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Lorraine hit with over 1300 Ofcom complaints as Dr Hilary Jones implores unvaccinated to get jabbed

Lorraine has been hit with over one thousand Ofcom complaints following a discussion with Dr Hilary Jones about the number of unvaccinated people in hospital.

On Monday, the ITV presenter spoke with the television doctor about the latest Covid figures and the booster rollout plan in the fight against the Omicron variant.

Dr Hilary implored unvaccinated people to get jabbed as he claimed 90% of people currently in hospital have yet to have their vaccine.

‘So if you look at first doses and second doses combined, 97million jabs given and 20million boosters,’ he said.

‘The most vulnerable groups, the elderly and those people with pre-existing health conditions, have had their boosters and a lot of people are waiting for their appointment.

‘And the government’s aim is to get everyone boosted by the end of January, who is eligible, so that’s really good news and that will confer a good degree of protection against even Omicron.

Dr Hilary’s comments on Covid hospitalisations sparked backlash (Picture: ITV)

‘Those people who haven’t been vaccinated, we’d really love you to think again and be vaccinated because 90% of people in hospital are unvaccinated.’

Dr Hilary’s comments immediately sparked a backlash online with the television watchdog Ofcom confirming 1,312 people had officially complained.

‘Shame on you Dr Hilary on the Lorraine Kelly show for your blatant mistruth,’ one fumed.






‘Covid hospitalisations are not 90% unvaccinated, it is vaccinated who dominate the hospitals. Check facts on UK government surveillance publications, it’s all there.’

Echoing a similar sentiment, another penned: ‘Ofcom, I’d like to complain about the Lorraine show. Dr Hilary Jones spreading false and misleading information about hospitalisation of covid patients 35% are unvaccinated NOT 90% as Dr Hilary suggested this is false information and can cause great harm.’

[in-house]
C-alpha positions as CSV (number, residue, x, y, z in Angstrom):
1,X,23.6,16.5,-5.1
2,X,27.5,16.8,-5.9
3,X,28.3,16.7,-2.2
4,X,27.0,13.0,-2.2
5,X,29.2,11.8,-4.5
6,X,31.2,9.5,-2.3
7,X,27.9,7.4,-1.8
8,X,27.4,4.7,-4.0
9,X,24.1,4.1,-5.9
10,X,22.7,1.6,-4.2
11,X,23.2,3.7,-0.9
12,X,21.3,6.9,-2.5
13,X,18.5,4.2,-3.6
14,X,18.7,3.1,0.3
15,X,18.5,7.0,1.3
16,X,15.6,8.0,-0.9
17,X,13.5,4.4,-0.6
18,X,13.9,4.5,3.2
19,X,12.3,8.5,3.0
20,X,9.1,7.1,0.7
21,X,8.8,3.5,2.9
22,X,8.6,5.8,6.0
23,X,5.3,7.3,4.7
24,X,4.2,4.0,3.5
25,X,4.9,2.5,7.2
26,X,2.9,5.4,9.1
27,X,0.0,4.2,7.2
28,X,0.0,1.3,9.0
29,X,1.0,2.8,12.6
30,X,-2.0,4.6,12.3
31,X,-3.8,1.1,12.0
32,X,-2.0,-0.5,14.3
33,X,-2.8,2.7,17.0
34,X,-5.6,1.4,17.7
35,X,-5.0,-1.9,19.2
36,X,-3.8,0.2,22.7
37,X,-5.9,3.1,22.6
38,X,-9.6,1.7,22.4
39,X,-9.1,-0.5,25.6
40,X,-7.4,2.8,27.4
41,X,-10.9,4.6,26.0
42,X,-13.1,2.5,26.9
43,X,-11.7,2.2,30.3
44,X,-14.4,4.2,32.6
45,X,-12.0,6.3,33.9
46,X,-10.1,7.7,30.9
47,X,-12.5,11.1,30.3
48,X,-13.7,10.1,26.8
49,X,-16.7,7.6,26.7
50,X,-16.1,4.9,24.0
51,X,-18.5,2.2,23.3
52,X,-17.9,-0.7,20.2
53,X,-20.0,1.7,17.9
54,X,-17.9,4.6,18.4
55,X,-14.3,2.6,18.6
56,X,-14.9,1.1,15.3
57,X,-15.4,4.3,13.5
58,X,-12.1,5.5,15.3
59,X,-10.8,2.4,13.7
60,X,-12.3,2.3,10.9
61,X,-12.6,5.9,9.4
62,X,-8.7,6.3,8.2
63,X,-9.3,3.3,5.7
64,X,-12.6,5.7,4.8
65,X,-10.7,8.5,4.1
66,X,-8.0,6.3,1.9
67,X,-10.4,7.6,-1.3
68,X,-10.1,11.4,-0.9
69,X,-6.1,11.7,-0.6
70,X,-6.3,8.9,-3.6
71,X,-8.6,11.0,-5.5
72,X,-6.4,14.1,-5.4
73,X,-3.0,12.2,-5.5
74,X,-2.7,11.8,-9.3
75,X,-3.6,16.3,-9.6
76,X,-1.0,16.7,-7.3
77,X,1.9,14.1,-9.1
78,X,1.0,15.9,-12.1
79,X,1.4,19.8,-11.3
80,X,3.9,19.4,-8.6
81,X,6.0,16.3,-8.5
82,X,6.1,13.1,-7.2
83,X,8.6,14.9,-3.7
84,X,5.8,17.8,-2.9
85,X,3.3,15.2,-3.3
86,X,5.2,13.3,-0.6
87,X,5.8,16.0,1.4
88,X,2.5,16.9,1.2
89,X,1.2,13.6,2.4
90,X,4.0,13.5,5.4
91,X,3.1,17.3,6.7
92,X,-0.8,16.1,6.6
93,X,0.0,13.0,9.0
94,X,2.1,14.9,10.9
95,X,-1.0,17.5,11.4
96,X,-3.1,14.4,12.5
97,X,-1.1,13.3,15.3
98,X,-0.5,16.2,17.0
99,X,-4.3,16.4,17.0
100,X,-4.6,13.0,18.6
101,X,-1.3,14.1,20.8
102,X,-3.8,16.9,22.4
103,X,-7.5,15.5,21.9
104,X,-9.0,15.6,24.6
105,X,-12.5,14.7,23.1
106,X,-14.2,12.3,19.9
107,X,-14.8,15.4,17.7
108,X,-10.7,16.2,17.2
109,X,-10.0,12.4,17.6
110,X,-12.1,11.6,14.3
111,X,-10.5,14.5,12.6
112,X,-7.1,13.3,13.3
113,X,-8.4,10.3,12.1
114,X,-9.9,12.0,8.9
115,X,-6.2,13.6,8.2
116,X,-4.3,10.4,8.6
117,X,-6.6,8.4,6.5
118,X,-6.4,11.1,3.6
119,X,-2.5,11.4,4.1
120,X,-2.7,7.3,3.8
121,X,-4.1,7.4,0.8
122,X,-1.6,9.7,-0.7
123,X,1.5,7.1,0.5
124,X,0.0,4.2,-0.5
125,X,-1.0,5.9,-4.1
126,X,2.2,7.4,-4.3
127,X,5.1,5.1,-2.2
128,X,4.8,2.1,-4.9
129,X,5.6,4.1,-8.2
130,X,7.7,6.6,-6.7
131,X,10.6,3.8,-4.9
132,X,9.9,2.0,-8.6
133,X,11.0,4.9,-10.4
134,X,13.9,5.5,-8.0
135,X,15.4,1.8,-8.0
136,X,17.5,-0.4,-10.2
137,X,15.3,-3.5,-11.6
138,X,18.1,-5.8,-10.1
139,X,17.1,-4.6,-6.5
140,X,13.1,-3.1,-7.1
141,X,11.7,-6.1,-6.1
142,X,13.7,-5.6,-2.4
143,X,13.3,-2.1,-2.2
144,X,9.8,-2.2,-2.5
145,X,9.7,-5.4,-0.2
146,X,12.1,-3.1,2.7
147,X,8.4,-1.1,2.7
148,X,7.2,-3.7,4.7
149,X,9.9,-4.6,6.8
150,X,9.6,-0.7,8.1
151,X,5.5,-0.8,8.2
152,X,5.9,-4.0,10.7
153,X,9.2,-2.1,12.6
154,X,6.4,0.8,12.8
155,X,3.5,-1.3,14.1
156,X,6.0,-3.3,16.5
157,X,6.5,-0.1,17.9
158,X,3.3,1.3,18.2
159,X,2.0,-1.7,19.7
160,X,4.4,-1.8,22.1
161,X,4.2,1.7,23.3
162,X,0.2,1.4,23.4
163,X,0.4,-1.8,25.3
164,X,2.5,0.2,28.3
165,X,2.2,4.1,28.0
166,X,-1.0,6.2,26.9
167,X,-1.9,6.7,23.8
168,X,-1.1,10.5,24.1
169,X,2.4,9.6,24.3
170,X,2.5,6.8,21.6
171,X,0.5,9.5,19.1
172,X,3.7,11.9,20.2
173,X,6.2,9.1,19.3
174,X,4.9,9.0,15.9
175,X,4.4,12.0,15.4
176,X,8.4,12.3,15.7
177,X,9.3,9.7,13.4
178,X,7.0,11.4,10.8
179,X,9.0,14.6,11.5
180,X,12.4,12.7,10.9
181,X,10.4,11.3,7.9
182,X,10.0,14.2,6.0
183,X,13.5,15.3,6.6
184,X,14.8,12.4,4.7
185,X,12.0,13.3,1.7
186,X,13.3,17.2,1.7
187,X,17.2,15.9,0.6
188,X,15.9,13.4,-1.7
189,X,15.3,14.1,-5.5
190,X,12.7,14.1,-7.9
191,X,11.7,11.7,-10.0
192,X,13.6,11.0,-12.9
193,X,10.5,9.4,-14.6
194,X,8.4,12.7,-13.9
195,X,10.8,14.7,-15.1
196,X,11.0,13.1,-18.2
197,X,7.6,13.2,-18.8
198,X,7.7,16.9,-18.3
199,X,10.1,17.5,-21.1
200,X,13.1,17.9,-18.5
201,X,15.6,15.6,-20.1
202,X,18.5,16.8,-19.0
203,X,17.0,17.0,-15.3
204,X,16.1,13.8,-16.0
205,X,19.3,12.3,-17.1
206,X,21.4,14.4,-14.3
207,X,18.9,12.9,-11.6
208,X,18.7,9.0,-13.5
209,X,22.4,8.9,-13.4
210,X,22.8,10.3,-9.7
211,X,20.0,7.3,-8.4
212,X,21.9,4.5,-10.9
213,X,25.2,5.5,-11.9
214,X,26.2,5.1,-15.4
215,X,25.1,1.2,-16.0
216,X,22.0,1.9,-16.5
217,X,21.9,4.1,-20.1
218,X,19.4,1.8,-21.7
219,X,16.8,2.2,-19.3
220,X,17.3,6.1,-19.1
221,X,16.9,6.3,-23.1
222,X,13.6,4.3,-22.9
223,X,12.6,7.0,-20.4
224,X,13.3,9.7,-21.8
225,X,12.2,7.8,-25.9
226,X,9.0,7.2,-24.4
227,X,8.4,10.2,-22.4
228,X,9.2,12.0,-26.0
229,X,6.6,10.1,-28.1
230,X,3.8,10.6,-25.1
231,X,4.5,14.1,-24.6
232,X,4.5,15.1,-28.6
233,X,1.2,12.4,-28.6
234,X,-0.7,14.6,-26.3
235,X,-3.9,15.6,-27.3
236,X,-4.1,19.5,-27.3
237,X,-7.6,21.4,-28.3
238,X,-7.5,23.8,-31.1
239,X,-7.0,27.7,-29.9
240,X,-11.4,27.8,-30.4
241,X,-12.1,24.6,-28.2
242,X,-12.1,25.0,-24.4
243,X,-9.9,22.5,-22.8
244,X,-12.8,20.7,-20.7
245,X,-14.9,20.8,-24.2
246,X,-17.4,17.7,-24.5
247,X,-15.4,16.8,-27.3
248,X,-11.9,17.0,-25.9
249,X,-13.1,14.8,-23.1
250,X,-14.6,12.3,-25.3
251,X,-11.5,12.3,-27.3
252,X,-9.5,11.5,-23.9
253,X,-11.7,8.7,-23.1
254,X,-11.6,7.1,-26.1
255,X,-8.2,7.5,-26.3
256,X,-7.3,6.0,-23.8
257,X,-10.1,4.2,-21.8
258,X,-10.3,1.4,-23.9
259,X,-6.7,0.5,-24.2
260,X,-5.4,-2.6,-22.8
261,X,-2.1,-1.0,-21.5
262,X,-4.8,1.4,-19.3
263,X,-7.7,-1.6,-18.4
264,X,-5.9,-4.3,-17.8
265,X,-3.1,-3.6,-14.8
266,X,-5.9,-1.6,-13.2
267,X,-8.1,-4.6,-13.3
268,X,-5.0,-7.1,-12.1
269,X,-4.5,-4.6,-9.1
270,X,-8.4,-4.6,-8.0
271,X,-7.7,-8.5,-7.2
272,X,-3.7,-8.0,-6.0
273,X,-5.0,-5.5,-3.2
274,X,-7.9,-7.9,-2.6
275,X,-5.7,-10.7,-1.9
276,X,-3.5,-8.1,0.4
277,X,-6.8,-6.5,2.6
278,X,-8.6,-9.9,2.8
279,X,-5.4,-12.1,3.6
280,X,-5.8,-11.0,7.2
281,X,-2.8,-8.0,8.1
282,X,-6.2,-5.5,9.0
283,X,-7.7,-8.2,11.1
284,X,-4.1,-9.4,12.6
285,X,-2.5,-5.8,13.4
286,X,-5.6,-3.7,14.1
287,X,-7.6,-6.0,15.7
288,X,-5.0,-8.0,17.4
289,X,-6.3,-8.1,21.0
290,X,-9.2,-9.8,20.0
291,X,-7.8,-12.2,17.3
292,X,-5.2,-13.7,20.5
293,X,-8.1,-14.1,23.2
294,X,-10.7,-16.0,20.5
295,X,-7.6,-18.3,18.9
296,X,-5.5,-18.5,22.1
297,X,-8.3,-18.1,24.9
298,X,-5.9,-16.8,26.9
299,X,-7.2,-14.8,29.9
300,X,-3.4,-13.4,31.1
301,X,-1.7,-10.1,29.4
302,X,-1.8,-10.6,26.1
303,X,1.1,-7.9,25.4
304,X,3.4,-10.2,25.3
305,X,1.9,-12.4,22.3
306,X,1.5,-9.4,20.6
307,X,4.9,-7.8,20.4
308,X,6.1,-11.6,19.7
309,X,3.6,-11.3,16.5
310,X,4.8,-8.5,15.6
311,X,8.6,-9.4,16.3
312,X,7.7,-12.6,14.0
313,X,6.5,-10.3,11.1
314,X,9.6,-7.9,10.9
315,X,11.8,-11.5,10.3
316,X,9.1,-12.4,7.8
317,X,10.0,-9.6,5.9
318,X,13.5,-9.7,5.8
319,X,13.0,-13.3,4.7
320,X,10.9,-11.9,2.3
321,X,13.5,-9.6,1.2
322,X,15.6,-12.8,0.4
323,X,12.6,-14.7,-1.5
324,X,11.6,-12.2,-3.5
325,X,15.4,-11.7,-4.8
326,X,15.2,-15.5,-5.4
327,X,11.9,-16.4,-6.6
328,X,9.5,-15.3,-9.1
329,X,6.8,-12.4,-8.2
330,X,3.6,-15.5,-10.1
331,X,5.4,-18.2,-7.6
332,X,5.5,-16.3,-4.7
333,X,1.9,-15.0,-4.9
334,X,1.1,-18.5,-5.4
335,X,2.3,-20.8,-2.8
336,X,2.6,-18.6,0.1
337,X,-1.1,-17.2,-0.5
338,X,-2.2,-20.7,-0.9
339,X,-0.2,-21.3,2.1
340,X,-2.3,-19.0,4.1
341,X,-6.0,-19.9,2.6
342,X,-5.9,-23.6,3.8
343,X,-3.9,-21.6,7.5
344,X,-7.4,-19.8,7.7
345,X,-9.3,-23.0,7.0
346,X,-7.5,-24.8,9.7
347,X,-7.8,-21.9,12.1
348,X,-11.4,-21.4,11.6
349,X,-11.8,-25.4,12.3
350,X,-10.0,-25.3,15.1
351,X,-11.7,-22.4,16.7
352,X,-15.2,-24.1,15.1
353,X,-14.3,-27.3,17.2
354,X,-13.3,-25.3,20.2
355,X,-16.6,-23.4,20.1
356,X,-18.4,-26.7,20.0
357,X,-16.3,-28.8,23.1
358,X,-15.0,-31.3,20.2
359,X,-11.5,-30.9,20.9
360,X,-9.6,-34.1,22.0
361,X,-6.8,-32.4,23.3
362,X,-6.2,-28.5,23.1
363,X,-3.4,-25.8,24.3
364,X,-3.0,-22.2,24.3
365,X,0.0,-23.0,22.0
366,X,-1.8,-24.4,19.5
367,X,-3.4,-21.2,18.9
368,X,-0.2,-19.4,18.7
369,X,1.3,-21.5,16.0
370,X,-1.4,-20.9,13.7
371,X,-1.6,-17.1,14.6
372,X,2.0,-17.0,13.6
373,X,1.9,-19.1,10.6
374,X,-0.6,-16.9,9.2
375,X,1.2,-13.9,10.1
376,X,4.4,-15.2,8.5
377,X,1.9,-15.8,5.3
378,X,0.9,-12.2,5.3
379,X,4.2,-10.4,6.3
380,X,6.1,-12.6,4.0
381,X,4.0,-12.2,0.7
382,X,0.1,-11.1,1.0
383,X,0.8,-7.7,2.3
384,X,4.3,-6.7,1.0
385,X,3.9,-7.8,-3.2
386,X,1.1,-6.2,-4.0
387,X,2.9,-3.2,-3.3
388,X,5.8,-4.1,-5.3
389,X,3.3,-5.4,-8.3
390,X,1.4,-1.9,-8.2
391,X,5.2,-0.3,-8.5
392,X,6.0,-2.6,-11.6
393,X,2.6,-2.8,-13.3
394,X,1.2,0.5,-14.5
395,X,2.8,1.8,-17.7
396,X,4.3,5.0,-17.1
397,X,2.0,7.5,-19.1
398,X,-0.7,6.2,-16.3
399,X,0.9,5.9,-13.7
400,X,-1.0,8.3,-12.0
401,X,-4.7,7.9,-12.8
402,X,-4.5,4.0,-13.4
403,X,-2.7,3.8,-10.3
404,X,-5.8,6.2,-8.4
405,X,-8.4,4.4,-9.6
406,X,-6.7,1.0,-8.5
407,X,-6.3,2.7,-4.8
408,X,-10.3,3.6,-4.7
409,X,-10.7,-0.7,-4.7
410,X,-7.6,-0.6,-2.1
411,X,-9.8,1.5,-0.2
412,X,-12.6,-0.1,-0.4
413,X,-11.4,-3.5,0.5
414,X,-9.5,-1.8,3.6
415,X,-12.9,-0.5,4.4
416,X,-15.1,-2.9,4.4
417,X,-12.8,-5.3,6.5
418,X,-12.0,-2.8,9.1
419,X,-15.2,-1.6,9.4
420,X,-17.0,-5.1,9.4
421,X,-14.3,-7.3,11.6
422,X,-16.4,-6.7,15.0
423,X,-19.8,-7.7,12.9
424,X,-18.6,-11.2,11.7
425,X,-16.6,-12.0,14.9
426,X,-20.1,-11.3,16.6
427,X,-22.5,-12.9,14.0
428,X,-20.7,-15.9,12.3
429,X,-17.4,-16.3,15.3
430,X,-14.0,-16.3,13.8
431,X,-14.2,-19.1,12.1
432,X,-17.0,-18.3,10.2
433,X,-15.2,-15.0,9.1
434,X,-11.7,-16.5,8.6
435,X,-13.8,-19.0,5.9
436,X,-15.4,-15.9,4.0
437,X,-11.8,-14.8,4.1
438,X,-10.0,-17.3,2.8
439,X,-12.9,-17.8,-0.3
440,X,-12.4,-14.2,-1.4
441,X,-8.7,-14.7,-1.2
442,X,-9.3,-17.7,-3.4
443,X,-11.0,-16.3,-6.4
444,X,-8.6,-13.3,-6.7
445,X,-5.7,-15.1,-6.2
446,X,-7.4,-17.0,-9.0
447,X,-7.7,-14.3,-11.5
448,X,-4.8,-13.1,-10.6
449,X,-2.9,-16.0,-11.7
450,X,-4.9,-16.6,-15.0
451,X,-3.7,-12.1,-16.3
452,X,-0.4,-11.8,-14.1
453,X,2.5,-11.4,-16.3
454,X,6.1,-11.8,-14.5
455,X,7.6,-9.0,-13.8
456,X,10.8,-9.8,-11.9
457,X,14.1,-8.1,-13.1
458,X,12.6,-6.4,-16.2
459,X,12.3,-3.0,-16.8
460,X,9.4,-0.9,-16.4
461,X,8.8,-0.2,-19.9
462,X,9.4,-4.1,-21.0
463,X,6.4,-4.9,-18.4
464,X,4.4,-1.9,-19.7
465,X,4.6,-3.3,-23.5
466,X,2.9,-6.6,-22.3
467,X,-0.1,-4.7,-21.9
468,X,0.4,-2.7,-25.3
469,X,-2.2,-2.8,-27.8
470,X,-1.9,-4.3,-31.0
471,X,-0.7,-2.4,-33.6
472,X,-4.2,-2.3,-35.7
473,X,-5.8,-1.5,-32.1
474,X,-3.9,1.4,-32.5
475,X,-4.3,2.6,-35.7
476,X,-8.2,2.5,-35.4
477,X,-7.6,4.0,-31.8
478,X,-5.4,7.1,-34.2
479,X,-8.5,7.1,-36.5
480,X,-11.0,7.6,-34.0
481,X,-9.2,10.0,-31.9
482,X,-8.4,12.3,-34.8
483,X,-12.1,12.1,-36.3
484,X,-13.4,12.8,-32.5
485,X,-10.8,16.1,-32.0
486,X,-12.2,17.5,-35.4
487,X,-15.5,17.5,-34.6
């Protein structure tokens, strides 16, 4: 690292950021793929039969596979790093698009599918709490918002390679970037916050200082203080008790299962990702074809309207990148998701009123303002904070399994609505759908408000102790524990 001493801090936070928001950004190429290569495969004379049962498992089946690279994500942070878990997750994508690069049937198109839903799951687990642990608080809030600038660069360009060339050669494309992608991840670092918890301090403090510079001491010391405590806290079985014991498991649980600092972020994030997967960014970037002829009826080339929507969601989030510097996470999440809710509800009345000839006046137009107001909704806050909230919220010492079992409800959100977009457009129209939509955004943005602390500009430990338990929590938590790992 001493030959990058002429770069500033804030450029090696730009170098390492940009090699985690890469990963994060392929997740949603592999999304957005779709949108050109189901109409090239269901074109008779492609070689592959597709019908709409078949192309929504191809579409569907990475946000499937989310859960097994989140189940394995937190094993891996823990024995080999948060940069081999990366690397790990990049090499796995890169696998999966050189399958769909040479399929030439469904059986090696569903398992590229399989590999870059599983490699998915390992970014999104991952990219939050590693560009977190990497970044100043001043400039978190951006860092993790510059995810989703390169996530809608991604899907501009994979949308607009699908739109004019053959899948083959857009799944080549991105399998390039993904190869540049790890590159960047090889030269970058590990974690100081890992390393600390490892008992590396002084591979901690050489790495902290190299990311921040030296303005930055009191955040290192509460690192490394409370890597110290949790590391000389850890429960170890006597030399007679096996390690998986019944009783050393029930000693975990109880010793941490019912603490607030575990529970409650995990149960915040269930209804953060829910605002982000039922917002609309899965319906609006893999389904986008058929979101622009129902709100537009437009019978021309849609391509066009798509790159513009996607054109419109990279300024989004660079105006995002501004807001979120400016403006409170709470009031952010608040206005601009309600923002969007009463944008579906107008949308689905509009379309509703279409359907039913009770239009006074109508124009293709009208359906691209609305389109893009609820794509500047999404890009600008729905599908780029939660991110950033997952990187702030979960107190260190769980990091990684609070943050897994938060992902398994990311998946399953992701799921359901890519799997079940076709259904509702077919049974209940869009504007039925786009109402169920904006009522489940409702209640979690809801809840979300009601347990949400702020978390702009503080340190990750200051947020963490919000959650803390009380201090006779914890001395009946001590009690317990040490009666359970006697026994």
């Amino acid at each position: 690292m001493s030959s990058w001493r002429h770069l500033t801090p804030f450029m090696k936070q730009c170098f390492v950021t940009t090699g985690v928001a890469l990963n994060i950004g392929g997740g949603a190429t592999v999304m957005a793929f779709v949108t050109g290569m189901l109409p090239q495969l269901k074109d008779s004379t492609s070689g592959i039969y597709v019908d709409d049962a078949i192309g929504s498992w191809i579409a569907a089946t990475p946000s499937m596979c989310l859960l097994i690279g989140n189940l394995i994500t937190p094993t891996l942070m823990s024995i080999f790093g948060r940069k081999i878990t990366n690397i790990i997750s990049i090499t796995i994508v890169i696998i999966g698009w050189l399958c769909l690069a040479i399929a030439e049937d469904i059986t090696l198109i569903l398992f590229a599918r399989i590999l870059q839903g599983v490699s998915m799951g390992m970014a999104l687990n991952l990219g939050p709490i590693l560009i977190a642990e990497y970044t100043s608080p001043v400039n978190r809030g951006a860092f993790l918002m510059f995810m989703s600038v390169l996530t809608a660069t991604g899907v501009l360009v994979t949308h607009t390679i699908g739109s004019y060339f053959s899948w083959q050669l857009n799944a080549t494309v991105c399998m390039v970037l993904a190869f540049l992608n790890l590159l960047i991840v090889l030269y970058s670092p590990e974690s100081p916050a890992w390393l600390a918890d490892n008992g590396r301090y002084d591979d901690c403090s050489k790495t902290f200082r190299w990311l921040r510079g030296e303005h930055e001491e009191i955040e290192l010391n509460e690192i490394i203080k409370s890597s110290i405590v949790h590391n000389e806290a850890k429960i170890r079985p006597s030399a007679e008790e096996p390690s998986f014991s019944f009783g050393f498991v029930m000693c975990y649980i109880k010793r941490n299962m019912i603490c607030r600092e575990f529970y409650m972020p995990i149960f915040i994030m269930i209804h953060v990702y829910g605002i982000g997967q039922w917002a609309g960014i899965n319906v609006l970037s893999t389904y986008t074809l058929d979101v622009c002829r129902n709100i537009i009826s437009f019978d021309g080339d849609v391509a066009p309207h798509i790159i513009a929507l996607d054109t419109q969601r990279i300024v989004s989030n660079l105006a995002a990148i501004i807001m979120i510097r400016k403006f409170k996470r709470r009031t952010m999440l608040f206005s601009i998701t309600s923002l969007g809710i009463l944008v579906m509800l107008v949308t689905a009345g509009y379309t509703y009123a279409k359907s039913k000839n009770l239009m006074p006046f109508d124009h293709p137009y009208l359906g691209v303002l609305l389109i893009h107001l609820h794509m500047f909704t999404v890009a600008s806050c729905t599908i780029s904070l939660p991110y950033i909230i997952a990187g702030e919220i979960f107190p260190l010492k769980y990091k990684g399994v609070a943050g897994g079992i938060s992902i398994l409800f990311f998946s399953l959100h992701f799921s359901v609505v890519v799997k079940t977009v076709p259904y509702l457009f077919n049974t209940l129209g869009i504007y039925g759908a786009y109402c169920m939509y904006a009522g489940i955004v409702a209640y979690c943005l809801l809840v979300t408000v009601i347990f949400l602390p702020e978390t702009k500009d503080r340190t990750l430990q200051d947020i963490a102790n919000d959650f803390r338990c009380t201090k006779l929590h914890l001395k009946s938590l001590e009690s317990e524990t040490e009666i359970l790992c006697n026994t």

‘We are assessing the complaints against our broadcasting rules, but are yet to decide whether or not to investigate,’ an Ofcom spokesperson told

Lorraine airs weekdays at 9am on ITV.

What is Ofcom and what does it cover?

Ofcom is the regulator for the communications services that we use and rely on each day.

The watchdog makes sure people get the best from their broadband, home phone and mobile services, as well as keeping an eye on TV and radio.

Ofcom deals with most content on television, radio and video-on-demand services, including the BBC. However, if your complaint is about something you saw or heard in a BBC programme, you may need to complain to the BBC first.

Its rules for television and radio programmes are set out in the Broadcasting Code.

The rules in the Broadcasting Code also apply to the BBC iPlayer.

This Broadcasting Code is the rule book that broadcasters have to follow and it covers a number of areas, including; protecting the under-18s, protecting audiences from harmful and/or offensive material and ensuring that news, in whatever form, is reported with due accuracy and presented with due impartiality.

Audiences can complain to Ofcom if they believe a breach of the Broadcasting Code has been made.

Every time Ofcom receives a complaint from a viewer or listener, they assess it to see if it needs further investigation.

If Ofcom decide to investigate, they will include the case in a list of new investigations, published in the Broadcast and On Demand Bulletin.

An investigation is a formal process which can take some time depending on the complexity of the issues involved.

Ofcom can also launch investigations in the absence of a complaint from a viewer or listener.

Credit: Original article published here.

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